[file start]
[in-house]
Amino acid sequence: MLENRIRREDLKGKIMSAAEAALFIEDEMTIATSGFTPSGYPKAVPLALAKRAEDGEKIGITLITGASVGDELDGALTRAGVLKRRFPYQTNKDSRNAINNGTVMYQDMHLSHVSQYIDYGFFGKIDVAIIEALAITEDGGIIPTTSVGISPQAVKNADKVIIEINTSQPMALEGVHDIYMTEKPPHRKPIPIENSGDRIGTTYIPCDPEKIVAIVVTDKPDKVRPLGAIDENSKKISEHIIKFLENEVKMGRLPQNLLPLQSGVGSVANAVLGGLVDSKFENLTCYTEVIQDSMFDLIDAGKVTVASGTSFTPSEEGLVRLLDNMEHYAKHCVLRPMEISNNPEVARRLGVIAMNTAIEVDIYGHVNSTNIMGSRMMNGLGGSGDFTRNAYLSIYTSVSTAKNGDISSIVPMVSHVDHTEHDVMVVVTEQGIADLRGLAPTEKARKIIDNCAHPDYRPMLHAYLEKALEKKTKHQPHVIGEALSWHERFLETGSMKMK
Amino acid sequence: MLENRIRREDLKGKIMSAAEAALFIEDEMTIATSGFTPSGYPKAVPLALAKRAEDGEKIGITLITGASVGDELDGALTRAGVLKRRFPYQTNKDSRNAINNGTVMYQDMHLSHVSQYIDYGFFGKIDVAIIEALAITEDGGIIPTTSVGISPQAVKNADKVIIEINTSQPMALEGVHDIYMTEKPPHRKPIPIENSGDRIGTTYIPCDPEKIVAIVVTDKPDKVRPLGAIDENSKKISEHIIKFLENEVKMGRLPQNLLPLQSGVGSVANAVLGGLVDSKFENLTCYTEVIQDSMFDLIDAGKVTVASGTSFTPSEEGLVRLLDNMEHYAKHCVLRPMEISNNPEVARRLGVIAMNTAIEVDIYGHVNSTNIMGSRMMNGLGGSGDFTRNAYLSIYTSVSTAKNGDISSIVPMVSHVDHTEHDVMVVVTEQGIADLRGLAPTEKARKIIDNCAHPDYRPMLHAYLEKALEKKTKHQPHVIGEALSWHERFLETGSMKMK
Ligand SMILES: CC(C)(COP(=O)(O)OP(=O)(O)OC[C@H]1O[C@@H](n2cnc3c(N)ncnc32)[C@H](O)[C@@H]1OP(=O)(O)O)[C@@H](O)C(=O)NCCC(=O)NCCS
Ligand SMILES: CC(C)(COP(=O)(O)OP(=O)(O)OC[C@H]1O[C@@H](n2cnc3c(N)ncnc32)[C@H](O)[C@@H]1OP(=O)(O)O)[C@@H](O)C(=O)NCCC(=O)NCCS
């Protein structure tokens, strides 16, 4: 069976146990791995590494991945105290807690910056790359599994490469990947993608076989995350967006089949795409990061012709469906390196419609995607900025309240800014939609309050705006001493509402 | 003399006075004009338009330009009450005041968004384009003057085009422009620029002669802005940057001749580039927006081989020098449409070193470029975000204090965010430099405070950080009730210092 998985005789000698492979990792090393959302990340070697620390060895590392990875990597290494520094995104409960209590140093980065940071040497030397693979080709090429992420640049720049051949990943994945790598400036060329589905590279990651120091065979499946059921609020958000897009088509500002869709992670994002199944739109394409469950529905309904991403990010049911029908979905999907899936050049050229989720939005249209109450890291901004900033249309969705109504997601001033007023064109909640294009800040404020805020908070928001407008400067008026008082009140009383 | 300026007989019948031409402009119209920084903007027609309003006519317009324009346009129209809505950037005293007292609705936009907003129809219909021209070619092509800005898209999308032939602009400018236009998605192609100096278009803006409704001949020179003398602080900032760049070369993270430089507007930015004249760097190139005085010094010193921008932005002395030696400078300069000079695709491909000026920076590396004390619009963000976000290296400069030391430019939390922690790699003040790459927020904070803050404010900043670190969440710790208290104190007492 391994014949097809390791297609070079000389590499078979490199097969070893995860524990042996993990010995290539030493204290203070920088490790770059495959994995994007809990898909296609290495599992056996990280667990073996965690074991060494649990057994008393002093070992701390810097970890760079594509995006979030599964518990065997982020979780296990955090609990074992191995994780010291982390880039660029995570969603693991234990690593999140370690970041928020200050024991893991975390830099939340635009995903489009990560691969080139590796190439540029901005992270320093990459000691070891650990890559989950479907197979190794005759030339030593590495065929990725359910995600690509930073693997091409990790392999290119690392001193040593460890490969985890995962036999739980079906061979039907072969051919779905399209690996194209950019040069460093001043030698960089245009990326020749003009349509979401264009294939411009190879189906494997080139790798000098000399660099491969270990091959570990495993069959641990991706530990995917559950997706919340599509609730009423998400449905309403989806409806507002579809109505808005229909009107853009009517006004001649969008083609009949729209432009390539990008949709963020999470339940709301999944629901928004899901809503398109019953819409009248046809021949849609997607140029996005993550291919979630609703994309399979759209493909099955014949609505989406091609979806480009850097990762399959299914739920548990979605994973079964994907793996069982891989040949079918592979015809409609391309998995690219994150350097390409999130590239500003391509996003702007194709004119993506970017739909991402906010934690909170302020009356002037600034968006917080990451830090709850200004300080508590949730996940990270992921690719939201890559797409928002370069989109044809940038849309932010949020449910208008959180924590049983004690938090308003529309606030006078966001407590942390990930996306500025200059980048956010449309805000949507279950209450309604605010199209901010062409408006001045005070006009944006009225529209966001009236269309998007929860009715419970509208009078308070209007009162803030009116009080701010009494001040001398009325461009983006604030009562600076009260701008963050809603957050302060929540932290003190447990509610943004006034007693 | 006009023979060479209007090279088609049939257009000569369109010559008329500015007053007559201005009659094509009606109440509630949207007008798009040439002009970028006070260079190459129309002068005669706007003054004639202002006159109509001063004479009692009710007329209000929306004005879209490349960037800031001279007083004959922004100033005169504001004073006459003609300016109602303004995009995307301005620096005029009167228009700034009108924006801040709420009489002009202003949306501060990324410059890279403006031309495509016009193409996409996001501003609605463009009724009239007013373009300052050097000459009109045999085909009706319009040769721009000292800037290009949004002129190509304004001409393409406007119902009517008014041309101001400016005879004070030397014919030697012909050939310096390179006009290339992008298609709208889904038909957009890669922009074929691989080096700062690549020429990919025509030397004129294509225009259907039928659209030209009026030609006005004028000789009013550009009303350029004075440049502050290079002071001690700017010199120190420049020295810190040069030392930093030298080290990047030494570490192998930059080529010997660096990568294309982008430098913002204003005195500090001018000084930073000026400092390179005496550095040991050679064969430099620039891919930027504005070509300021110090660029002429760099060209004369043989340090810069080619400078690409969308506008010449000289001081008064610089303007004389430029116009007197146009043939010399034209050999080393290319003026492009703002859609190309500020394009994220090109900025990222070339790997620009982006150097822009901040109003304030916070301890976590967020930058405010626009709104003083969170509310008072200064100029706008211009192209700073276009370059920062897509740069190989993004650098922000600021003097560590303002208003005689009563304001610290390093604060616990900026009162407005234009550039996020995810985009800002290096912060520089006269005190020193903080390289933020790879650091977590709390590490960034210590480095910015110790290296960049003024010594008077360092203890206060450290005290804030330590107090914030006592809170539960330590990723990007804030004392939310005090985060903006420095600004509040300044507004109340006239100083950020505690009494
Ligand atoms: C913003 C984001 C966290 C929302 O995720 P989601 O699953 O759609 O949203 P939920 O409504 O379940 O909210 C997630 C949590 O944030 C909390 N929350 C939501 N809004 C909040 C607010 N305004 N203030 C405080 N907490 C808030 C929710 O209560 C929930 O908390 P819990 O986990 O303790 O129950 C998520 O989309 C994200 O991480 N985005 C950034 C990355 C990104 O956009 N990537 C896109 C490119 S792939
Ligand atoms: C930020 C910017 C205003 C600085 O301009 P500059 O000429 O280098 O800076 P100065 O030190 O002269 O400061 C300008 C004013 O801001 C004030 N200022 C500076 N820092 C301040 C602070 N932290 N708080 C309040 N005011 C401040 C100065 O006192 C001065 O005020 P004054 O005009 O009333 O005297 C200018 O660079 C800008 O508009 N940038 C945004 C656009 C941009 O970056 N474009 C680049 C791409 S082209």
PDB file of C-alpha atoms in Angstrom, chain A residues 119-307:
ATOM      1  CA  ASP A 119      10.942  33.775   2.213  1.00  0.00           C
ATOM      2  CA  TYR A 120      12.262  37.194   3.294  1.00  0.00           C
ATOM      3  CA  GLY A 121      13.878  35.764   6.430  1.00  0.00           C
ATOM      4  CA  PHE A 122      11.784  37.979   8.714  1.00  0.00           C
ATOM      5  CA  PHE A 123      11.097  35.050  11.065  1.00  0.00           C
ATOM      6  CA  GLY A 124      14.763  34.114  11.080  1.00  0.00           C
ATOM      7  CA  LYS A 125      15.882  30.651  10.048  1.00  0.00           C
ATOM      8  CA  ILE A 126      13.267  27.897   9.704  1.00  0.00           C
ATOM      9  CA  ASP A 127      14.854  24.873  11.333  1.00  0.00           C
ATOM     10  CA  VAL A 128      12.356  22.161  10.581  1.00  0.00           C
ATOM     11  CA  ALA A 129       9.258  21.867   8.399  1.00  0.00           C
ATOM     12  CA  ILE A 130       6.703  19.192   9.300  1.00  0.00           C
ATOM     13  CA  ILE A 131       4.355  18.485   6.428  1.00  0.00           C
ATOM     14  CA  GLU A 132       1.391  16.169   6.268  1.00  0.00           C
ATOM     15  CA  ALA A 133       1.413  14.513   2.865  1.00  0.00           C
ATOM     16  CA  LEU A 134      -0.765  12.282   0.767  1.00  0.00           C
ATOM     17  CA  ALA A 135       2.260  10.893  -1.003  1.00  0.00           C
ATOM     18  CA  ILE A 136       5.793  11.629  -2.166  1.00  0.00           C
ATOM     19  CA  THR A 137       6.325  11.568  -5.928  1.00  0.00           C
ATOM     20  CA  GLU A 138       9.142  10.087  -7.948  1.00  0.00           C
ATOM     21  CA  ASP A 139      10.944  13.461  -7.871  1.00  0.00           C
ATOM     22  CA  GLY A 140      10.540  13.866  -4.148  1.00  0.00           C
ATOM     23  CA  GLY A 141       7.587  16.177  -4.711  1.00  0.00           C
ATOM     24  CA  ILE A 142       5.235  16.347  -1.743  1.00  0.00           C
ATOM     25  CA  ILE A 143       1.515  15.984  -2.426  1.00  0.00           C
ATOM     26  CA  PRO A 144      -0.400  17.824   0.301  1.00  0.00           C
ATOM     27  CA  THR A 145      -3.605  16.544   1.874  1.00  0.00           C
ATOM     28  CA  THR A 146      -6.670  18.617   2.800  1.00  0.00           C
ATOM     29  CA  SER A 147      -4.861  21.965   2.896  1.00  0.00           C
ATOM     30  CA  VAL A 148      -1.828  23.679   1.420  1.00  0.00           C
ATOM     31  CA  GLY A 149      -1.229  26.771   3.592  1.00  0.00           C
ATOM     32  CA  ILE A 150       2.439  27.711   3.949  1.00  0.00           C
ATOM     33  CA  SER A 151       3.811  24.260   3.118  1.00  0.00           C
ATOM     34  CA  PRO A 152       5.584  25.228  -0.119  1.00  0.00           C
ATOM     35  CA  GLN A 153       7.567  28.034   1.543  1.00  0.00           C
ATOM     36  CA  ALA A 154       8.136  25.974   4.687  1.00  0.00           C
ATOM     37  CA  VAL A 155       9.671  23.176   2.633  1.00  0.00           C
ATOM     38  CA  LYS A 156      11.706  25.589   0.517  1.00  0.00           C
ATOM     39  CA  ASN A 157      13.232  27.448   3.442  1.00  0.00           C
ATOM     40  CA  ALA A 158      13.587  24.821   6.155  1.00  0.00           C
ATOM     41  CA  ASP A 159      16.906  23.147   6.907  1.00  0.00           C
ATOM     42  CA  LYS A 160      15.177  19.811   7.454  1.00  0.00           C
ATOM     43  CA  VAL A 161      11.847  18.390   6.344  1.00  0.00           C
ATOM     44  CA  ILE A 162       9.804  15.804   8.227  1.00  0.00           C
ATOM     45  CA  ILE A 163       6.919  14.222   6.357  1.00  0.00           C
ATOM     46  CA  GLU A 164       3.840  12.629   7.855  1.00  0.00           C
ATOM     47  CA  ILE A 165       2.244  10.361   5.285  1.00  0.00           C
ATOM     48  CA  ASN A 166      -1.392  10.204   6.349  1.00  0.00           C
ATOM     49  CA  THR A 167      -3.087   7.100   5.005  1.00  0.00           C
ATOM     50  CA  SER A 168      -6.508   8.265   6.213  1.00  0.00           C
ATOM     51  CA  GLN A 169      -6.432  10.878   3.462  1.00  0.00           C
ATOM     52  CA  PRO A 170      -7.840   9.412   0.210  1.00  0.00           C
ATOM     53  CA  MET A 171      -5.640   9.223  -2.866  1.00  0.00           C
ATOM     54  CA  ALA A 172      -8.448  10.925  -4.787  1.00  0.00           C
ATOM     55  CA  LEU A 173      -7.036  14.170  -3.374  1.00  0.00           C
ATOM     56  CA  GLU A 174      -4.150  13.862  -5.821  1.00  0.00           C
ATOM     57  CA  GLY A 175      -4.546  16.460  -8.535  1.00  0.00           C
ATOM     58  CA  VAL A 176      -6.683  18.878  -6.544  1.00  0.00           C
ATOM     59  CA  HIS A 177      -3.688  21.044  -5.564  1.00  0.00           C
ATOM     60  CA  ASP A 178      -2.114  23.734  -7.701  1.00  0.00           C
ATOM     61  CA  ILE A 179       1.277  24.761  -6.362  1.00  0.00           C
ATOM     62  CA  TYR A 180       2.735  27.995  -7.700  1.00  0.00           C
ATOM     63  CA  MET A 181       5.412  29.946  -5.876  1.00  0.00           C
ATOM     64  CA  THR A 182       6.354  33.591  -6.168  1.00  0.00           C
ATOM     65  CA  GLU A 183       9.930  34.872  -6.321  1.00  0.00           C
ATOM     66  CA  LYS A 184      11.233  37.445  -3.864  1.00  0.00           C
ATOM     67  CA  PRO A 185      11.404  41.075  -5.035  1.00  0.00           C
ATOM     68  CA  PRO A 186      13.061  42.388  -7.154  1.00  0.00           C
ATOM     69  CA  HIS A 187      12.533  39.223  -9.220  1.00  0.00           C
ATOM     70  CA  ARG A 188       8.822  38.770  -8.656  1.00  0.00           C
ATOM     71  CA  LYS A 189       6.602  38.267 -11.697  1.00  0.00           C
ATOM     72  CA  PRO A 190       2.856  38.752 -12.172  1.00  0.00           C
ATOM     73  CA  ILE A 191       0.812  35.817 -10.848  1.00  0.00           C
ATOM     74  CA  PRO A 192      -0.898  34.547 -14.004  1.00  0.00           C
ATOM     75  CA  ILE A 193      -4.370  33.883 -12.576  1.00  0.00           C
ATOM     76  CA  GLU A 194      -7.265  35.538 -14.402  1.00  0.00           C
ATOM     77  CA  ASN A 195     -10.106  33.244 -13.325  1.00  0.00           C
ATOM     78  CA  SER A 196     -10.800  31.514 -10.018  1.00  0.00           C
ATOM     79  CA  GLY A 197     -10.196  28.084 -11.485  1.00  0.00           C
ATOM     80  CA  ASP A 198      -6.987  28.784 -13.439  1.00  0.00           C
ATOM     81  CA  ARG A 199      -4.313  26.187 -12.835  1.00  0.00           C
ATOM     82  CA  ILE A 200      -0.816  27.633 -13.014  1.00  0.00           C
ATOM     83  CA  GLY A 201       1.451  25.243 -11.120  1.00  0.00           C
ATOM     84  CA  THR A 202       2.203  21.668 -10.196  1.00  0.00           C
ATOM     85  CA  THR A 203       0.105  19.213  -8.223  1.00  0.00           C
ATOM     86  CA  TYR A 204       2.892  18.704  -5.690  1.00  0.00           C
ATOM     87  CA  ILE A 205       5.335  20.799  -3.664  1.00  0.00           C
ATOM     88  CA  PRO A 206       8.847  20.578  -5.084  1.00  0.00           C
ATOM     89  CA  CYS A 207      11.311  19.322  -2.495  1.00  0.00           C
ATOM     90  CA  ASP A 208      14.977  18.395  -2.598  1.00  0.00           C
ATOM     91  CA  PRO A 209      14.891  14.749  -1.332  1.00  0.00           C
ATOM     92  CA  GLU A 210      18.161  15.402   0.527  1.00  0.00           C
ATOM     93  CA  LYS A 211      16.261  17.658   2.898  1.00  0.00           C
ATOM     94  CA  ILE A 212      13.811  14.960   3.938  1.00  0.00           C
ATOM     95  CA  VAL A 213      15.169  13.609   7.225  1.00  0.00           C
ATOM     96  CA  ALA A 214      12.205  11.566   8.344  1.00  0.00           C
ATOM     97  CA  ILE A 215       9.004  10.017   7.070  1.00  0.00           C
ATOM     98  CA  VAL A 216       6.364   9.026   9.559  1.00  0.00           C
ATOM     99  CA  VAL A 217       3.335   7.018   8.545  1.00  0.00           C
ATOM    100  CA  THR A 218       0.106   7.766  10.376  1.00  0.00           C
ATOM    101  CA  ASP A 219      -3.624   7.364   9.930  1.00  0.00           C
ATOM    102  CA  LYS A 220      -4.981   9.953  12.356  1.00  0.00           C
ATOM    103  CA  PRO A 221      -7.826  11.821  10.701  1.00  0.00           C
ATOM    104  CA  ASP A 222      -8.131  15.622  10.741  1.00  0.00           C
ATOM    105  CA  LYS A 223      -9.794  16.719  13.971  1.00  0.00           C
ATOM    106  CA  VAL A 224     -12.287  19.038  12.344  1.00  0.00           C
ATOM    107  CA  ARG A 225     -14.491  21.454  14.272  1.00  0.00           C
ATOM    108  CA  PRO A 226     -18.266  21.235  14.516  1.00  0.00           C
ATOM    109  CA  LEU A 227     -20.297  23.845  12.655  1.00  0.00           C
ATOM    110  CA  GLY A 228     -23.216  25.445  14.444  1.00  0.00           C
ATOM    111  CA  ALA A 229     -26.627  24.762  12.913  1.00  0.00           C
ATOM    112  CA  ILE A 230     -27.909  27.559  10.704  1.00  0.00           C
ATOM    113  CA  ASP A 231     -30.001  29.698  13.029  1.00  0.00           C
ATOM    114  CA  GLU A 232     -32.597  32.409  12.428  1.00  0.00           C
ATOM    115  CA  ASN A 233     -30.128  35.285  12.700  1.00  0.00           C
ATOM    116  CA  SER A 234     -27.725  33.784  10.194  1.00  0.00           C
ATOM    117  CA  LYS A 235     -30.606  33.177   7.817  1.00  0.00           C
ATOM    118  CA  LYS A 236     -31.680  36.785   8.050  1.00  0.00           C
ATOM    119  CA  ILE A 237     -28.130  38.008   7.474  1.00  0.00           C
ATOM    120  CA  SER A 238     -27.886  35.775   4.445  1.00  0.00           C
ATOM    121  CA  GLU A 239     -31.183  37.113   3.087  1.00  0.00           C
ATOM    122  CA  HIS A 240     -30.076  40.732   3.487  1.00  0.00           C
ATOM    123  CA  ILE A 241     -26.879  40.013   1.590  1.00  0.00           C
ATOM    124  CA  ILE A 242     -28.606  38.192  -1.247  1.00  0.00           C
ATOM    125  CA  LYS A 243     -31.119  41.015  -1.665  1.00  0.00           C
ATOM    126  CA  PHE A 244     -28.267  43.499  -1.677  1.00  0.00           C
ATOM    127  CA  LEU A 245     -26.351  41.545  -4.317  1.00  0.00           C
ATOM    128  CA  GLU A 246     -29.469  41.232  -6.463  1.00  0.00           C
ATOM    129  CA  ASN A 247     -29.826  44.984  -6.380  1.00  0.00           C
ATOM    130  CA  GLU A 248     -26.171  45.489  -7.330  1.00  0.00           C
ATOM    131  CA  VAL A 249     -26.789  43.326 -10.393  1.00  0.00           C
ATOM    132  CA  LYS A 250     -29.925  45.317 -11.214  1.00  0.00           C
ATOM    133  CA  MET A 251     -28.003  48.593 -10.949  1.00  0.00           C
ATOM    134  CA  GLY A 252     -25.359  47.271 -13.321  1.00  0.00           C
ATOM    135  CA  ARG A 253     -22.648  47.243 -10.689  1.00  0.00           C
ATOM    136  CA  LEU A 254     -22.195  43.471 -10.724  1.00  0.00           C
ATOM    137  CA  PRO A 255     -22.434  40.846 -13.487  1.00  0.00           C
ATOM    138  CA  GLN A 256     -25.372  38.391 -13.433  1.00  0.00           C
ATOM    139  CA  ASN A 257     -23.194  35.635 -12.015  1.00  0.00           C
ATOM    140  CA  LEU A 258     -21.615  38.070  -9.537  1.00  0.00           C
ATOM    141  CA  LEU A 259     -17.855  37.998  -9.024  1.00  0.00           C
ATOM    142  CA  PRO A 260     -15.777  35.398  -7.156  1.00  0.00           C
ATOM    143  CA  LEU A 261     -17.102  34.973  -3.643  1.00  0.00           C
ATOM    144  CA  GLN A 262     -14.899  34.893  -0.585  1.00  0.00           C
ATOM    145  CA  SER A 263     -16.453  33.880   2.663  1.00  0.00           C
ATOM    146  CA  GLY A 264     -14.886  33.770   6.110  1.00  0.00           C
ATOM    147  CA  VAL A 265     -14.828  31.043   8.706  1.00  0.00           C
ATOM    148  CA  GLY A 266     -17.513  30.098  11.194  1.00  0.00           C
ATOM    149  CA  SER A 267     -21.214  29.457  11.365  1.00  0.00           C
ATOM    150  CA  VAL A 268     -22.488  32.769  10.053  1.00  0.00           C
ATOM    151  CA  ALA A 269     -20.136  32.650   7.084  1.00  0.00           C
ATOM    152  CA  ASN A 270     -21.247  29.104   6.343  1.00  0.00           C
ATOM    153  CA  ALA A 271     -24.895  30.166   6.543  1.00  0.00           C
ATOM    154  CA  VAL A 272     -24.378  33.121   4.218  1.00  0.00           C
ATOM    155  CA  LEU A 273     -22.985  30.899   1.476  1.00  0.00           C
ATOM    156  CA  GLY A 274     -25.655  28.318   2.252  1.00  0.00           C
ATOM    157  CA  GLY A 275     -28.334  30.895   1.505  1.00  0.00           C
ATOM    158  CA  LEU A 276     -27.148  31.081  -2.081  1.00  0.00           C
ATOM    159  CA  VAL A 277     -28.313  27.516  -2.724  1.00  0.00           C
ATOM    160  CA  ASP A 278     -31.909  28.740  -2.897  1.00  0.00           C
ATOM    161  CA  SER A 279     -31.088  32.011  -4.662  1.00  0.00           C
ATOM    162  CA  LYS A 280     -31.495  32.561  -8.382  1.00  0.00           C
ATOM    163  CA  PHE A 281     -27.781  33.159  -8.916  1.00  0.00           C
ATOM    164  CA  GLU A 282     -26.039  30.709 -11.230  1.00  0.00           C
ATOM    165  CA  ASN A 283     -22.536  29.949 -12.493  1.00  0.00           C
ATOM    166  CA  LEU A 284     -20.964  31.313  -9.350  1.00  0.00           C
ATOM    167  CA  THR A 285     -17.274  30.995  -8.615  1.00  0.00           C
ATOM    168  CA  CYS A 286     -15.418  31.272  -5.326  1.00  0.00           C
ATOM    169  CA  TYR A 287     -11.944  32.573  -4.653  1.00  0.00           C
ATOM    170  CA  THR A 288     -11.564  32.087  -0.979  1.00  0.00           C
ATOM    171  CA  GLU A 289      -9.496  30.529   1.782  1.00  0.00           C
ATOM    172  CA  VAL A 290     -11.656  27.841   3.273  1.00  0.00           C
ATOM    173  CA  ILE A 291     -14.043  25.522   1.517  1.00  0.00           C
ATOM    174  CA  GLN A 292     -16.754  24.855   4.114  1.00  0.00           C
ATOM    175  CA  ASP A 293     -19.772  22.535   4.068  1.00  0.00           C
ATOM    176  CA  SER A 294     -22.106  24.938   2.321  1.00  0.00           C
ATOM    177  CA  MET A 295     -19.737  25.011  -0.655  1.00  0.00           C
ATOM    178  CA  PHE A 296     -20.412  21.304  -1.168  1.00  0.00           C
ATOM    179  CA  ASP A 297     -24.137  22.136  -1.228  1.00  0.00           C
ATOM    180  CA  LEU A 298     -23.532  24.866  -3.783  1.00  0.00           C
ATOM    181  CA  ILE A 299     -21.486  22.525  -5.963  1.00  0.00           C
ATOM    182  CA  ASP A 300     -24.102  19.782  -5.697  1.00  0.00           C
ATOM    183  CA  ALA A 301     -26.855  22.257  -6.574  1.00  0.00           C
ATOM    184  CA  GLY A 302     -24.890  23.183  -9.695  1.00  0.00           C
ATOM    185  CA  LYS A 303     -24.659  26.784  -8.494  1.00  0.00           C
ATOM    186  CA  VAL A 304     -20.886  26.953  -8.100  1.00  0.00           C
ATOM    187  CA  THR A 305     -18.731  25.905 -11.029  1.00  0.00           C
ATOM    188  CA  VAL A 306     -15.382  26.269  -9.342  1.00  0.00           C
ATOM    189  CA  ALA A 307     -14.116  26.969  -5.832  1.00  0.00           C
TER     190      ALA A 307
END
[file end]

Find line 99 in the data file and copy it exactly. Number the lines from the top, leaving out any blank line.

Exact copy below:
ATOM     90  CA  ASP A 208      14.977  18.395  -2.598  1.00  0.00           C